False Confessions

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False Confessions
Aminah Yambo
Introductions to Interviews and Interrogations
Professor Scott Joubert
June 8th, 2013

In 1988, Ted White was clubbed in the head and face at his mattress business between 12:45 and 1:55 p.m. White died of his injuries three days later and was never able to tell the police officers of the incident. There were no witnesses found and the police never discovered any fingerprints or DNA to help identify the actual perpetrator. Regardless, police originally suspected Matt Mason of the murder but were unable to bring a case against him. Mason and Tinney were acquaintances. Glenn Tinney original pled guilty to the murder of ted white in 1992. There was evidence that was presented at court that got Tinney sentence exonerated. The evidence they had to get his sentence exonerated was the fact that none of the confessions matched the facts of the crime and an Ohio judge reversed Tinney’s conviction. The prosecutor investigator was told Glenn Tinney may know something about Mason’s participation in ted white’s murder, Tinney said that him and mason killed Ted white together but then a couple of days later he said he did the crimes alone. The police also uncovered that Glenn Tinney gave other statements that was not consistent with each other or with the facts of the crime. The court concluded that upon close comparison of Tinney’s confessions, he “confessed to killing a man he could not identify, for conflicting motives which don’t match the facts, at the wrong time of day, with a weapon that does not match the victim’s injuries, by striking him in the wrong part of the head, and stealing items the victim either still possessed after the attach or probably never possessed.” Because of these reasons, the court said it would be “manifestly unjust to deny withdraw of the guilty plea” because the confessions did not provide any support for the murder conviction (McGinn, 2013 ).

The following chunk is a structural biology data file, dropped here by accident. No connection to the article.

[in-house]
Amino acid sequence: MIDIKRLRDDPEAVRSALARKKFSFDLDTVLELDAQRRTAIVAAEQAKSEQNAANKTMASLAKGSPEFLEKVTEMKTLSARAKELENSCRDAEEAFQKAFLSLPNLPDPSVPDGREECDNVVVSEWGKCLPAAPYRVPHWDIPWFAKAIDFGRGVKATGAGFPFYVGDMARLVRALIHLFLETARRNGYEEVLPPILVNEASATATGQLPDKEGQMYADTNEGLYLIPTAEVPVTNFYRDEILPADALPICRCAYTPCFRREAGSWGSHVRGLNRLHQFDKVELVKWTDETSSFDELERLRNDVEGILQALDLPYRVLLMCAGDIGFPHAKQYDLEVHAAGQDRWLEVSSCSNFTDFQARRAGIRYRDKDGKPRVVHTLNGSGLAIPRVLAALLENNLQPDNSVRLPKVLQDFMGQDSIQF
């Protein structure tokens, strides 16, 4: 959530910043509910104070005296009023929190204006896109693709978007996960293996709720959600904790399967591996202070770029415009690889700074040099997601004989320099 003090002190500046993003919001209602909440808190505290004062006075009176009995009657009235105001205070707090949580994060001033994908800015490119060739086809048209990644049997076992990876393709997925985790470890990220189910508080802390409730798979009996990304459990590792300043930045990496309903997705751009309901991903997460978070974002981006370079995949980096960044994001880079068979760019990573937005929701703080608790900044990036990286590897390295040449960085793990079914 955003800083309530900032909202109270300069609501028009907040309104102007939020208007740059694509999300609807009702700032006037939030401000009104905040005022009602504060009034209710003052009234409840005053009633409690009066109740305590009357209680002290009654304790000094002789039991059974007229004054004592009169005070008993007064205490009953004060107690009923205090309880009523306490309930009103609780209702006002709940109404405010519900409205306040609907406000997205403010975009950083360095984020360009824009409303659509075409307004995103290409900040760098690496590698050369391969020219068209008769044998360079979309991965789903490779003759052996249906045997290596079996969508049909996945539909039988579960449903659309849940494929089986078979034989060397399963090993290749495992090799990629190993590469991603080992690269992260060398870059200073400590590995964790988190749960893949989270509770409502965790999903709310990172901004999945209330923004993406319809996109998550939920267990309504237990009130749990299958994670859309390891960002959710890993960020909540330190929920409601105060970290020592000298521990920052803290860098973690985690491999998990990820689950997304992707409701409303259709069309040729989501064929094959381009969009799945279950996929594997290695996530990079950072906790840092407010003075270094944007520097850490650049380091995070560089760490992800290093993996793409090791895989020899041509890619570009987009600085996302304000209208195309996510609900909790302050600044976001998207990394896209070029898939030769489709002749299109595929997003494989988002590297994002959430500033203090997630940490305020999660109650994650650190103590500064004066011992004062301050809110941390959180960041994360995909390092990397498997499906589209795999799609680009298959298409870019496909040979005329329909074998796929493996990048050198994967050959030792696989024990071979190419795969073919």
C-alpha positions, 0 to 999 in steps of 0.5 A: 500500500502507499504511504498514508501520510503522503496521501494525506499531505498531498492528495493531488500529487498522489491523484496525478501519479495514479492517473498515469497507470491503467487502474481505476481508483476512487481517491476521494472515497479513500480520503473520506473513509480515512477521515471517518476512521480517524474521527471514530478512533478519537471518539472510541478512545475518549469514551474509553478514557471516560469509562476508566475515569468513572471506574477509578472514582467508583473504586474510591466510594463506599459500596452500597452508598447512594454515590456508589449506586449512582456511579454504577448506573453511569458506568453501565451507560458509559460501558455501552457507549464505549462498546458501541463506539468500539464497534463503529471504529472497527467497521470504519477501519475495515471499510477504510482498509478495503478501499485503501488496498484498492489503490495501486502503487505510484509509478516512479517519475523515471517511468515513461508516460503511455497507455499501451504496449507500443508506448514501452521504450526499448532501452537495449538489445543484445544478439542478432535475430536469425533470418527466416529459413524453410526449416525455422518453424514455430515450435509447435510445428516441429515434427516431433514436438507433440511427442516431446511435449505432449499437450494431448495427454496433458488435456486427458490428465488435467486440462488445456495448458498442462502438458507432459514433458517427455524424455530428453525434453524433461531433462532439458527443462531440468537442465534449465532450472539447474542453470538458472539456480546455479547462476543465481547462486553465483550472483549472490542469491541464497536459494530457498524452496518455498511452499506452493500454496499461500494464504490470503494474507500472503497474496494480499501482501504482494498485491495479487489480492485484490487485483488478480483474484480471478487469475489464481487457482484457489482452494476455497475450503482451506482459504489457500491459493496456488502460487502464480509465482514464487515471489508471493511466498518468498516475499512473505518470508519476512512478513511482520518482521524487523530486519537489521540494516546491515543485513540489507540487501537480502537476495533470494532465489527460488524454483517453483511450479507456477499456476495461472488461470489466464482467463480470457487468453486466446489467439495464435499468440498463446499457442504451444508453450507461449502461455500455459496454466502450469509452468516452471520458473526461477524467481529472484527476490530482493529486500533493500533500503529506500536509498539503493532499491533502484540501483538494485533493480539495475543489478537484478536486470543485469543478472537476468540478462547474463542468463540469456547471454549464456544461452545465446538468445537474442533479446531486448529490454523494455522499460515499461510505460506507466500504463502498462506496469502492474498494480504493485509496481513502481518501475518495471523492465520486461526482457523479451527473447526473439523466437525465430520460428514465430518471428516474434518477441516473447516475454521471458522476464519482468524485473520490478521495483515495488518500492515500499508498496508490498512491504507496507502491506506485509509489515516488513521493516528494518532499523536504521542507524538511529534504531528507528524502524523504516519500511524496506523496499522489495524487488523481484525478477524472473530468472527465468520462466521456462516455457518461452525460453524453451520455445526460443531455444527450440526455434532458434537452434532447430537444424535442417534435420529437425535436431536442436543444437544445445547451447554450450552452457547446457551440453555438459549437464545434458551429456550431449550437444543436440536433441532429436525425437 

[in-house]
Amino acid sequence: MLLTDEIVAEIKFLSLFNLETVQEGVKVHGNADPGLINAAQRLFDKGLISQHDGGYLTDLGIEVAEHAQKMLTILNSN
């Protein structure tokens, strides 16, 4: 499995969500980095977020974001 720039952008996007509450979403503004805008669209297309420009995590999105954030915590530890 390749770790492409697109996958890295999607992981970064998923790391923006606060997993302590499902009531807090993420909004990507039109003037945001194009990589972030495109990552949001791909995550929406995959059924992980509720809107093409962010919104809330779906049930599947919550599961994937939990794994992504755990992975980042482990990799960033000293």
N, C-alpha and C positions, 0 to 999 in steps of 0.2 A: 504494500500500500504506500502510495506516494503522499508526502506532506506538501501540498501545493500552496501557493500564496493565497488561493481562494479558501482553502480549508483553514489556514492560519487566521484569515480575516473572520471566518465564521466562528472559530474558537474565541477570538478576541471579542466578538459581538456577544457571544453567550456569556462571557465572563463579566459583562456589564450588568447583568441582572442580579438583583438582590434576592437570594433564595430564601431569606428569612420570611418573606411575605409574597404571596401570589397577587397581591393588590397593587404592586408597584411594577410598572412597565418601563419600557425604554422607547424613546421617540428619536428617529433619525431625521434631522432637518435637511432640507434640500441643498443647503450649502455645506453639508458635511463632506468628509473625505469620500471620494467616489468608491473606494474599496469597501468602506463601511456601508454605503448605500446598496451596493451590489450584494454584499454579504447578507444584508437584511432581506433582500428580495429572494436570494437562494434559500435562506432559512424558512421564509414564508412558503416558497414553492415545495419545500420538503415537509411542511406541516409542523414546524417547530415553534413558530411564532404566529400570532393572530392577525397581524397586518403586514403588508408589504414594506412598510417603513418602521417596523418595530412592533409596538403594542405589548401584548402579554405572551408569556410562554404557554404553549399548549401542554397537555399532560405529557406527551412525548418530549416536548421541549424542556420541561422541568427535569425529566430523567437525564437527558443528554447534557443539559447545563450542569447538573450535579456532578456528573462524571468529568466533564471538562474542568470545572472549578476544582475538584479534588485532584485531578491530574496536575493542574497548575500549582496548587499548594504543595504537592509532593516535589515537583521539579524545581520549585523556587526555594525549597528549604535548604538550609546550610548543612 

References

McGinn, A. (2013 , Feb 6). Ohio IP...
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